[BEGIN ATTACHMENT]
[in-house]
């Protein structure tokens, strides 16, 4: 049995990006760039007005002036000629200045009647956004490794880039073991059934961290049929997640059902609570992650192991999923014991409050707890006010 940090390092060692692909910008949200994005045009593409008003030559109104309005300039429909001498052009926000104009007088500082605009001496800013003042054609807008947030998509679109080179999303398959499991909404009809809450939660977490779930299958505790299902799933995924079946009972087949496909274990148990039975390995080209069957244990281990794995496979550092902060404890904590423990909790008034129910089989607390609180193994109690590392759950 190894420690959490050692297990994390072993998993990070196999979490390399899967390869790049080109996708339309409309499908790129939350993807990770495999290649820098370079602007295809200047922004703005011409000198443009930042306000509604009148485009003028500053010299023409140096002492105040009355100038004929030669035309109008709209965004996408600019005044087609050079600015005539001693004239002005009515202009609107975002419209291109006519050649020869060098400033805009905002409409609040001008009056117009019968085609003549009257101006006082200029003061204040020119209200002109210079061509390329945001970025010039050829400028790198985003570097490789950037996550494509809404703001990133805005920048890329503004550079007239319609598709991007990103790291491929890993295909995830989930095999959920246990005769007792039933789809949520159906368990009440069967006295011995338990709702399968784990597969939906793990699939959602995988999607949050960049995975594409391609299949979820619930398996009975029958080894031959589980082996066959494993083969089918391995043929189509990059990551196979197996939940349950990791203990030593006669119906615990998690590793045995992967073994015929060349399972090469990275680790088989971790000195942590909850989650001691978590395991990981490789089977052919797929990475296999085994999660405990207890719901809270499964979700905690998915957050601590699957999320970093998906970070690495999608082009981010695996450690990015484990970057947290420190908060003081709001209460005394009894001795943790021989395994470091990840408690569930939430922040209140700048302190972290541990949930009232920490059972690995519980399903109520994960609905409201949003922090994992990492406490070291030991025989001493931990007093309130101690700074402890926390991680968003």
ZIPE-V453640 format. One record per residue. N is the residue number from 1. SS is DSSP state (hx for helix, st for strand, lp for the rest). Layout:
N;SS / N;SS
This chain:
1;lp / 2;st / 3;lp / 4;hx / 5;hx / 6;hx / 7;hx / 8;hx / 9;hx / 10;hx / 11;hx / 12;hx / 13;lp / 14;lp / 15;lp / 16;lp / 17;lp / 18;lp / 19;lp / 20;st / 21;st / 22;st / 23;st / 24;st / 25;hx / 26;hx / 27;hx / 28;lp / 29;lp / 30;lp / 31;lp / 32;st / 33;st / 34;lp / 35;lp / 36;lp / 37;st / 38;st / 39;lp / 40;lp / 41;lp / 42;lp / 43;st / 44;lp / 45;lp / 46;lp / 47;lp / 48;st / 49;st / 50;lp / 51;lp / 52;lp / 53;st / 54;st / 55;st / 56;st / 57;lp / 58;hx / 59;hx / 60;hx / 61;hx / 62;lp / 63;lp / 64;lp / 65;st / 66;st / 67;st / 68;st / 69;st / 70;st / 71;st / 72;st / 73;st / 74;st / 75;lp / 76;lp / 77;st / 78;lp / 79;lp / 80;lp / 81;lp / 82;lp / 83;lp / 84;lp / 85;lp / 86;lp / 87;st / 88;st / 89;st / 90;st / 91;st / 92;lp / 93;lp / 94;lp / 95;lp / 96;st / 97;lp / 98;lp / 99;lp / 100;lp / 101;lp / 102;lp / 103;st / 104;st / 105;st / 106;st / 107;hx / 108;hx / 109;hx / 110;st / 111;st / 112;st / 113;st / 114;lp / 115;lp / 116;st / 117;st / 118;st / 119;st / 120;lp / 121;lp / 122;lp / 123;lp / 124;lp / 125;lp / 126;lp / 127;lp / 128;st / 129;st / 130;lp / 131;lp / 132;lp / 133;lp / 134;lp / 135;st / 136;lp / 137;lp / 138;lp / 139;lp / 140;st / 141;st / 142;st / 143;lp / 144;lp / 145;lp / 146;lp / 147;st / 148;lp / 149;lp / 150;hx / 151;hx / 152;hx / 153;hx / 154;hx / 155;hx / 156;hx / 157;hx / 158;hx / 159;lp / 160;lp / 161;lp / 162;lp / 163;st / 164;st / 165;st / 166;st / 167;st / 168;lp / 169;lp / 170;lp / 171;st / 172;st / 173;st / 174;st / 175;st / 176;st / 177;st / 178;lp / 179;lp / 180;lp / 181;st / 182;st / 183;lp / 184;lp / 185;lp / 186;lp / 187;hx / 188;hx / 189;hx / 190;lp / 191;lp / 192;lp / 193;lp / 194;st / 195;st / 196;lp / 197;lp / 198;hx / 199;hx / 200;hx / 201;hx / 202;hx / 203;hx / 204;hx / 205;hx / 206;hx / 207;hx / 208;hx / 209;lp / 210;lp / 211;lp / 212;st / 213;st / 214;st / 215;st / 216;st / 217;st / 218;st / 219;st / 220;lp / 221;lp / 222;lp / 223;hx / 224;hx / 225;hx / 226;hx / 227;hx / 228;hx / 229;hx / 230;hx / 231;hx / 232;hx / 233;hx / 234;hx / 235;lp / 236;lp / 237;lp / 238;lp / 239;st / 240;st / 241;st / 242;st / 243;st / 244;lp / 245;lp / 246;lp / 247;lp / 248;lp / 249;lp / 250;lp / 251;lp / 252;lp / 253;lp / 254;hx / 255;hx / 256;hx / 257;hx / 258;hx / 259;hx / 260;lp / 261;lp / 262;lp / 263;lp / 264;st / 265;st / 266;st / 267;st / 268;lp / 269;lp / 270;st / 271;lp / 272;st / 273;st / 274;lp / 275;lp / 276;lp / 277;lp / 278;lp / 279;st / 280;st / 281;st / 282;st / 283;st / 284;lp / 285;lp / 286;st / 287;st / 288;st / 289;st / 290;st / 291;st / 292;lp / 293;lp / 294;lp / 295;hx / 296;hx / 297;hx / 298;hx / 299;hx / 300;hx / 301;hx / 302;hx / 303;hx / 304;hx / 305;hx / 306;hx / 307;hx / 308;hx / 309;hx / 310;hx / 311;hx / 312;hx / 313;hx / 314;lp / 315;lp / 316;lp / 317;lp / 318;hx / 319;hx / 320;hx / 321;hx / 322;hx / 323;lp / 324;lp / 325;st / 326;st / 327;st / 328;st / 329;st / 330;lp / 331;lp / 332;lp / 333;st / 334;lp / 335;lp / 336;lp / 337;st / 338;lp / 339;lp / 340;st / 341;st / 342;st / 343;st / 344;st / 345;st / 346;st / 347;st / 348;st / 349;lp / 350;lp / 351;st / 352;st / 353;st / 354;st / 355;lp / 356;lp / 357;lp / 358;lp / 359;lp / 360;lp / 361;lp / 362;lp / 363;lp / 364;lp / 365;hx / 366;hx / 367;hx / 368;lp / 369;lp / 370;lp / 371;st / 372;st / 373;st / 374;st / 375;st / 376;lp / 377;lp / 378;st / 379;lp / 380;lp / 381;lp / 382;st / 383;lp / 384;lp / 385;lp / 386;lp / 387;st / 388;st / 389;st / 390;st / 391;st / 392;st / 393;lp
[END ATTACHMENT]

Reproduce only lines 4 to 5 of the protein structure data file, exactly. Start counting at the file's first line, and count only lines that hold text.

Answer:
N;SS / N;SS
This chain: